The Big Picture: Capturing heat from computers

Much of modern life relies on computer servers — from our social media posts to our banking transactions to the documents we share at work. Our increasing reliance on cloud computing has led to the rise of large-scale server farms—incl One in China that is more than 1 million square feet in size. More (and bigger) server farms mean more electricity generated, and that proposition often means more carbon emissions.

Some engineers are looking for ways to use this processing power for something beyond data storage and retrieval. In fact, all those whirring computers give off immense heat, which in turn can be used for energy. In 2017, The BBC did a story At data centers in Stockholm, Sweden, used to heat homes. They do this through direct liquid cooling (DLC), which removes heat from the server through a system of water pipes. a Same system Used in Helsinki.

Last year, there were reports Those cryptocurrency mining operations — often seen as environmentally insensitive, given that they require vast amounts of processing power — could provide a novel form of heating for buildings in North Vancouver.

Banks of computer servers.
(Dean Mohtaropoulos/Getty Images)

Hot and bothered: Exciting ideas from around the web


Explorers are diving deep into the Arctic in search of kelp forests

Divers on a boat.
(Pierre Poirier/Canadian Museum of Nature)

Divers are wrapping up an expedition in Cambridge Bay, Nunavut, after a week of studying seaweed biodiversity.

This is an area that has rarely been studied.

For the past few weeks, researchers have been working to track and understand how climate change is affecting seaweed along the coastal waters of Canada’s western Arctic. They also hope to map and study the ecology of arctic kelp forests in the area.

“There’s kind of the idea that there really aren’t any kelp forests around here and not that much seaweed. And so we’re looking to see if that’s true,” said Amanda Savoie, a research scientist at the Canadian Museum of Nature in Ottawa and the Centre. Director of For Arctic Knowledge and Exploration, who is leading the project.

Ocean temperature plays a big role in where seaweed grows around the world, Savoie said. As waters warm, the distribution of seaweed species changes, and the Arctic and Antarctic are expected to be most negatively affected.

“We know that the species composition will change and when the water gets too warm arctic kelps will have nowhere else to go. But other kelps will move up from the south,” Savoie said.

“We’re really trying to figure out what’s going on right now, so that if things change in the future, we’ll have a baseline to look back on for the field.”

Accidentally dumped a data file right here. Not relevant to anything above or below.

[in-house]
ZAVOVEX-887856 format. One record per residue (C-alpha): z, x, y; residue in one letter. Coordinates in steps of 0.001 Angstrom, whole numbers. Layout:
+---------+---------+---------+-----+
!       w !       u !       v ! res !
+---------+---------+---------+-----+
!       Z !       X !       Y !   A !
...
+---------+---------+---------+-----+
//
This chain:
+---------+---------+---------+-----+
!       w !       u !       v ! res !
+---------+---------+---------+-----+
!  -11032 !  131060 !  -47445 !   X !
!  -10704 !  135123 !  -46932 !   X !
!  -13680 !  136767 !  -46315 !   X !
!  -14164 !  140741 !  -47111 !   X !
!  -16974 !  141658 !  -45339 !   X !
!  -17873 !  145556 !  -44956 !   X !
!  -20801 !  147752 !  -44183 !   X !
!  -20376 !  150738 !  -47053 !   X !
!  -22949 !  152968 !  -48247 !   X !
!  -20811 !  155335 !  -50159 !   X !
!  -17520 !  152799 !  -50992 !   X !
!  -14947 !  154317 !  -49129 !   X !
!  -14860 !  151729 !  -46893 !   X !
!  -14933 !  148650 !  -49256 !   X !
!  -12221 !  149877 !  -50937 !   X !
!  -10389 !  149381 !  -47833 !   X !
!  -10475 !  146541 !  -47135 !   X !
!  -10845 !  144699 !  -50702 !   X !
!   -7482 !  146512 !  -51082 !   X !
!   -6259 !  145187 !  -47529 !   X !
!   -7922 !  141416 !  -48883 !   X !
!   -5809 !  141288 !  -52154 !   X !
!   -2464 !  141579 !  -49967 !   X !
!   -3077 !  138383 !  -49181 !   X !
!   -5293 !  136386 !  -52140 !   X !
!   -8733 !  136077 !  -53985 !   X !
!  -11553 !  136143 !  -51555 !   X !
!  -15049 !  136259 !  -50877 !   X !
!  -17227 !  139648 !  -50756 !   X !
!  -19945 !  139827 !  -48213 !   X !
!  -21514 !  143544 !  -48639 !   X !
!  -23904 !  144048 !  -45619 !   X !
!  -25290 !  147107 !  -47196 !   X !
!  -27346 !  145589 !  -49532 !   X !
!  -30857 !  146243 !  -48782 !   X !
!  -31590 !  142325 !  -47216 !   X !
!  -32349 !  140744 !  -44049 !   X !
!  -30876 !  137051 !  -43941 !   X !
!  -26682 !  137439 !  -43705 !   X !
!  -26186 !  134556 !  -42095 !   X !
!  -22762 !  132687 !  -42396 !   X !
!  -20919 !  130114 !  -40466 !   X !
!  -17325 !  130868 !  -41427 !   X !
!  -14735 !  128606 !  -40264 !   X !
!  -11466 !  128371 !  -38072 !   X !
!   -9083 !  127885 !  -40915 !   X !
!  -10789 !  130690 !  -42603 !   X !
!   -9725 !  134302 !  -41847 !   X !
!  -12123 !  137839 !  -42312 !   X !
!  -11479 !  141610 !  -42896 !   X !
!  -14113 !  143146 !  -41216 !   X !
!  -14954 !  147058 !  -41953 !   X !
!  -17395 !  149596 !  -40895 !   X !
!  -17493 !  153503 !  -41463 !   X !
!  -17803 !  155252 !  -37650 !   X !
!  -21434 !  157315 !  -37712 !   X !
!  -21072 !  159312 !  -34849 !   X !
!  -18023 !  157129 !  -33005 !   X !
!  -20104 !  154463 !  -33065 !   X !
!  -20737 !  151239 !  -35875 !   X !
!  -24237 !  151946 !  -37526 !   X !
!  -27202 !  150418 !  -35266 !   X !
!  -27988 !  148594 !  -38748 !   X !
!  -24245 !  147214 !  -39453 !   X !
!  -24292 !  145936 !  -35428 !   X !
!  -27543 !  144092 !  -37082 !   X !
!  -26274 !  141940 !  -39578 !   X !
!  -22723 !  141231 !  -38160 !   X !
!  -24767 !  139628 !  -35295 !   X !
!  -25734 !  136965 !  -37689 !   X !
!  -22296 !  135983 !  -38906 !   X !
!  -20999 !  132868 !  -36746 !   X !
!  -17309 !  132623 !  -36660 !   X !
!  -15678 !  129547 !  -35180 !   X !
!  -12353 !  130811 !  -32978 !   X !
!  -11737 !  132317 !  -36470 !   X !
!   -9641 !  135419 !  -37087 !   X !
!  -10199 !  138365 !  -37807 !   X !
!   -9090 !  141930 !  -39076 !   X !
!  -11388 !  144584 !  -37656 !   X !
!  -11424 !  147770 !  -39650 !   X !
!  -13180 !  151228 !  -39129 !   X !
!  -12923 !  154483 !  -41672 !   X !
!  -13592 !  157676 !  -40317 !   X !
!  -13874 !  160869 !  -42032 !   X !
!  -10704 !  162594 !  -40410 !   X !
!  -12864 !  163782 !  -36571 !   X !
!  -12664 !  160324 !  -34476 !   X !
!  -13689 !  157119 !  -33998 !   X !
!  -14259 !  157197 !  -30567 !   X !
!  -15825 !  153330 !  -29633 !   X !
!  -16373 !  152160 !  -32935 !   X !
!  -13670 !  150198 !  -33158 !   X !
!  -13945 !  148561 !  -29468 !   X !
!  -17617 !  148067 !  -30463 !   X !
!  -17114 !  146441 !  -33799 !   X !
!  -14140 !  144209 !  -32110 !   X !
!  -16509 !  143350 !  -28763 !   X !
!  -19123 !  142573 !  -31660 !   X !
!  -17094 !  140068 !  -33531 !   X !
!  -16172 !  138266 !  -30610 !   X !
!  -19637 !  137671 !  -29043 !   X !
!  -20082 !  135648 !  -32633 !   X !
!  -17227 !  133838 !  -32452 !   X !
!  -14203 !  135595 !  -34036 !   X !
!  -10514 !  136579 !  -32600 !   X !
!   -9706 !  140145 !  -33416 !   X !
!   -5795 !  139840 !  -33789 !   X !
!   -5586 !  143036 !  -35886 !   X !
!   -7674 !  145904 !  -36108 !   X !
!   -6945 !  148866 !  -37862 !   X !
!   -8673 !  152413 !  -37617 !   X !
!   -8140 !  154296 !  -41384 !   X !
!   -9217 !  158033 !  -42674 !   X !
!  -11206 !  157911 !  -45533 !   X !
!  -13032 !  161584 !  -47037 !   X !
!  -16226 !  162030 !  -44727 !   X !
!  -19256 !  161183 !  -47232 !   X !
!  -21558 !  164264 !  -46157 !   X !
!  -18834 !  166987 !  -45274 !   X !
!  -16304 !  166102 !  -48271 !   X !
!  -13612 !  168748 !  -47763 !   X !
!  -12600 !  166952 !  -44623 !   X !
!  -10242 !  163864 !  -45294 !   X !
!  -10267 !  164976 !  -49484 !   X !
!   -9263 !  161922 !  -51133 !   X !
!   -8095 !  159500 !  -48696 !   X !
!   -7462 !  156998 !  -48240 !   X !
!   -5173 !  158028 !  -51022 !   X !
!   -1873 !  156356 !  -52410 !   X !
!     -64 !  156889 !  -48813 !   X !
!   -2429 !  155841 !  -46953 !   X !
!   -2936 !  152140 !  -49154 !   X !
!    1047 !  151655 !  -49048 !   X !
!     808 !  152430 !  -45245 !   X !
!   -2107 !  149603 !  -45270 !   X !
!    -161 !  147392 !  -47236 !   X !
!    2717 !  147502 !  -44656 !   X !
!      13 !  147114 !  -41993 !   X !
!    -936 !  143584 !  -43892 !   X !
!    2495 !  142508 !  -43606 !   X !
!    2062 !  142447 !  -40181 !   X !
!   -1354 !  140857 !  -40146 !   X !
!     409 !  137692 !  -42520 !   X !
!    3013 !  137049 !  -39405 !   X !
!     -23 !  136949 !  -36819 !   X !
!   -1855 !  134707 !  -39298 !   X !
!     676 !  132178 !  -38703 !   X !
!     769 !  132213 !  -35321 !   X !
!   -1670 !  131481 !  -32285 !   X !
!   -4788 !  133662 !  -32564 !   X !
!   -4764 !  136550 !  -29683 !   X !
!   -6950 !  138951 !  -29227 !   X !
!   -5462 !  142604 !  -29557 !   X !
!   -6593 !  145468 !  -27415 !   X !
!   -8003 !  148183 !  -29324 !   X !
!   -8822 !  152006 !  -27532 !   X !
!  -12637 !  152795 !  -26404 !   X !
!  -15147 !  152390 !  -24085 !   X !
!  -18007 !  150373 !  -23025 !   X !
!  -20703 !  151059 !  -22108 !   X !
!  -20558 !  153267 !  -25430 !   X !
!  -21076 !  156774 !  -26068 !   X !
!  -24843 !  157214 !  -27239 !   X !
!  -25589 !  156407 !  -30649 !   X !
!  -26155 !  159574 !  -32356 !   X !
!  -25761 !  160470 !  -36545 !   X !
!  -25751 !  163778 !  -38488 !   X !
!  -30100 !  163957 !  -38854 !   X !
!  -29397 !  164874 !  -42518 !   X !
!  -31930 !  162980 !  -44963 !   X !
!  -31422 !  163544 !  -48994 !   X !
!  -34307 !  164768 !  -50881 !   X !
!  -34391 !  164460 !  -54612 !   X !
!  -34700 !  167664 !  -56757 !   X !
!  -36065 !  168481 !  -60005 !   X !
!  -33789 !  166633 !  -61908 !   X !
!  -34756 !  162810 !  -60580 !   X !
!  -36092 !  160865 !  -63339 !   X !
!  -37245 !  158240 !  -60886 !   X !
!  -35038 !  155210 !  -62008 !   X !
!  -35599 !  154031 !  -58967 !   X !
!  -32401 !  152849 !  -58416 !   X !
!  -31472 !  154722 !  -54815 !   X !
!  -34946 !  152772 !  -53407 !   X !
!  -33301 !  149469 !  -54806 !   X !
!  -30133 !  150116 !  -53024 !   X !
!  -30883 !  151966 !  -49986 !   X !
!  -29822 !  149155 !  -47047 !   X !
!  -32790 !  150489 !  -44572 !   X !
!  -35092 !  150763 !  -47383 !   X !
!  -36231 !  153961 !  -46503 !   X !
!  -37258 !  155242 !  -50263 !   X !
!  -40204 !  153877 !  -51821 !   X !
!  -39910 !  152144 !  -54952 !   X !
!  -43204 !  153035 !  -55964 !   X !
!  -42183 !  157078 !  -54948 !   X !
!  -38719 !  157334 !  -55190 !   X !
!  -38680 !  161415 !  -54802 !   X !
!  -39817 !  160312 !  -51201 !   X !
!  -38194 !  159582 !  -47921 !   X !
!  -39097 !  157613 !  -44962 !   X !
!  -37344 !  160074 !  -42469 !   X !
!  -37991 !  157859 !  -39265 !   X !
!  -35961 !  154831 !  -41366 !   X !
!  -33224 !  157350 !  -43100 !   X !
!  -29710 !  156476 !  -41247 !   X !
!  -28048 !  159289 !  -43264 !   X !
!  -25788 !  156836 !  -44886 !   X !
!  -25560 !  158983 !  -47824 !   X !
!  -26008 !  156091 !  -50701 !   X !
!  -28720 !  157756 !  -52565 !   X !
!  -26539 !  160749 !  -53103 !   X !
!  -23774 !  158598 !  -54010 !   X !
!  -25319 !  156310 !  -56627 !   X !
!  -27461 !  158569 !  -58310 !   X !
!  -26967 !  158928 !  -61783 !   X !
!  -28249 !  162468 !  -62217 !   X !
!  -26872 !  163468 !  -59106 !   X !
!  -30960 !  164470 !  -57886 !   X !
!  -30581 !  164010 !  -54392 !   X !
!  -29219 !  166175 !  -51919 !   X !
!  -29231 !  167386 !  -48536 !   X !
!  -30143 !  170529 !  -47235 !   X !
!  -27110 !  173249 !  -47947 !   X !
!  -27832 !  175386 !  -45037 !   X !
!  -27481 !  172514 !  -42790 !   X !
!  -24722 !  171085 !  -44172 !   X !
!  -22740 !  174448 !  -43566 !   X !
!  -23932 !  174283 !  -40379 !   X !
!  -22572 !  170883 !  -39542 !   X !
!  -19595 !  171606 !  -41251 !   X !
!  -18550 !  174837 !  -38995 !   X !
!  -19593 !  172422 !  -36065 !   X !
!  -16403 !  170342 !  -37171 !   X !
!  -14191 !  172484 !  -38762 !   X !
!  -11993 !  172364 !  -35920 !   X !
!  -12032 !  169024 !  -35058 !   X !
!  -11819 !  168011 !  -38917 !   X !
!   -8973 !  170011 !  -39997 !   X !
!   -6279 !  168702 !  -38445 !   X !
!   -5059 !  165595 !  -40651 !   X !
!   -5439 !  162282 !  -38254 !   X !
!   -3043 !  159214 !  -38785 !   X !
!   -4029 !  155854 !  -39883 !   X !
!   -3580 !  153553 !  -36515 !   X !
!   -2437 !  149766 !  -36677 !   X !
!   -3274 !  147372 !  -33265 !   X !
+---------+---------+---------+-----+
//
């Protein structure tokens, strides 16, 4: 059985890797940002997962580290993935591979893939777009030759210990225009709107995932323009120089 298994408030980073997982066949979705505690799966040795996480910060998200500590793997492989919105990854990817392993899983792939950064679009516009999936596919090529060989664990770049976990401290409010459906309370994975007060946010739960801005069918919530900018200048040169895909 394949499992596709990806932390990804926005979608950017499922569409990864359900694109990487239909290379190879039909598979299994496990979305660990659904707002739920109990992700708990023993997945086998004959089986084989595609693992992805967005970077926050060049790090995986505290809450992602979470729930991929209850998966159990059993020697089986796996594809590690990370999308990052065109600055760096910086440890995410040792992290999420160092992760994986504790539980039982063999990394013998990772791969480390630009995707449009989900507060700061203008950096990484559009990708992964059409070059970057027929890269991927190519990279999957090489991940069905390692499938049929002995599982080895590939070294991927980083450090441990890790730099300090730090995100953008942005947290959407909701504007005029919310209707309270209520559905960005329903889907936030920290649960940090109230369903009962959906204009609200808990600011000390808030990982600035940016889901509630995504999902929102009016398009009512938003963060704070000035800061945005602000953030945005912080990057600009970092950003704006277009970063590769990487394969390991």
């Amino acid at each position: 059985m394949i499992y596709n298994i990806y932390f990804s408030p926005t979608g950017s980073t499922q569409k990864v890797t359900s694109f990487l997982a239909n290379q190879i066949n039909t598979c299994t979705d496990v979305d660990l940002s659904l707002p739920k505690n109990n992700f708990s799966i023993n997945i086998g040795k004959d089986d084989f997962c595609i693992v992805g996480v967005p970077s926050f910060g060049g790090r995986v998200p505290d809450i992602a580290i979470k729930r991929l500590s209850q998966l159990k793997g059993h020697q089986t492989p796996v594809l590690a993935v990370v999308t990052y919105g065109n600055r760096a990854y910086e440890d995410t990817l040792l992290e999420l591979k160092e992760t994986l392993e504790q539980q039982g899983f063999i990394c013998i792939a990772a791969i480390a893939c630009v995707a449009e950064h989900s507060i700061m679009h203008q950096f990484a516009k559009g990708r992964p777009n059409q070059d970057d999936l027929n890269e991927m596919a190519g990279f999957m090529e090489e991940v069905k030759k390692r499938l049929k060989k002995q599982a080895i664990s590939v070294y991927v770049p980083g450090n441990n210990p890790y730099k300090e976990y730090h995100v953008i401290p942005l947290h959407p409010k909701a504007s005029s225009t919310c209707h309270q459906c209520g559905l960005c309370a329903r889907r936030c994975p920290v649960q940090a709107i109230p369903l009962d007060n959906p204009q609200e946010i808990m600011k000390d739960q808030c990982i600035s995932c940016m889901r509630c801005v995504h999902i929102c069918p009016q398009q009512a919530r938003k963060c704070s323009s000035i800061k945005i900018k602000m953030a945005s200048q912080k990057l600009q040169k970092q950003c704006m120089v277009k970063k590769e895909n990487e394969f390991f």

Joining him as part of the research program is a team of scientists associated with the Arcticnet-funded project Arctic kelp, with Level University and Fisheries and Oceans Canada. So far, the ArcticKelp Project has studied and mapped kelp forests in the eastern Arctic, and this partnership will extend the knowledge to the western Arctic.

Savoie visited Cambridge Bay this spring to meet with community members and a local hunters and trappers organization, where she learned that some in the community are interested in seaweed as a food source. Local knowledge is crucial in finding dive sites, she said.

“We have a local guide who takes us scuba diving on his boat and without him, this study would not be possible. He is very important to our work,” she said.

“I think people are interested in knowing what we find in the marine environment around Cambridge Bay – if there is potential for kelp harvesting in the area.”

Because the tides are shallow there, researchers need to scuba dive to reach the sea weed.

John Lyall Jr., their guide in Cambridge Bay, regularly takes tourists and divers out on the water. He said it creates an exchange of knowledge – he helps them, and in return he sometimes finds new places to dive or learns more about the land.

“It’s really cool,” he said. “I’m glad they’re including us regulars [as] Guides.”

An estimated 175 species of seaweed are known in the Canadian Arctic. The most recent taxonomic survey dates back more than four decades. Arctic specimens collected from RKS Lee’s research in the 1960s and 70s number in the hundreds and are curated at the National Herbarium of Canada in Gatineau, Que.

Savoie and his colleagues hope to add to that collection and collect and identify seaweed species with DNA data.

“I will sequence the objects I collect in the museum to essentially compare their DNA with other seaweed collections from the Arctic and the Atlantic and Pacific.”

Savoie said there is evidence of kelp in the area, “which is really exciting,” but scientists have yet to observe an actual kelp forest. These habitats resemble tropical rainforests – hotspots for biodiversity, hosting other seaweeds and providing food and shelter for fish and invertebrates.

The multi-year program started in August and ended this week. Savoie said he hopes to return next year.

“With this baseline, we’ll be able to compare and see changes. We don’t know what the Arctic will look like in 20 or 30 years … I think it could be quite different from what we’re seeing now.”

Chantal Dubuque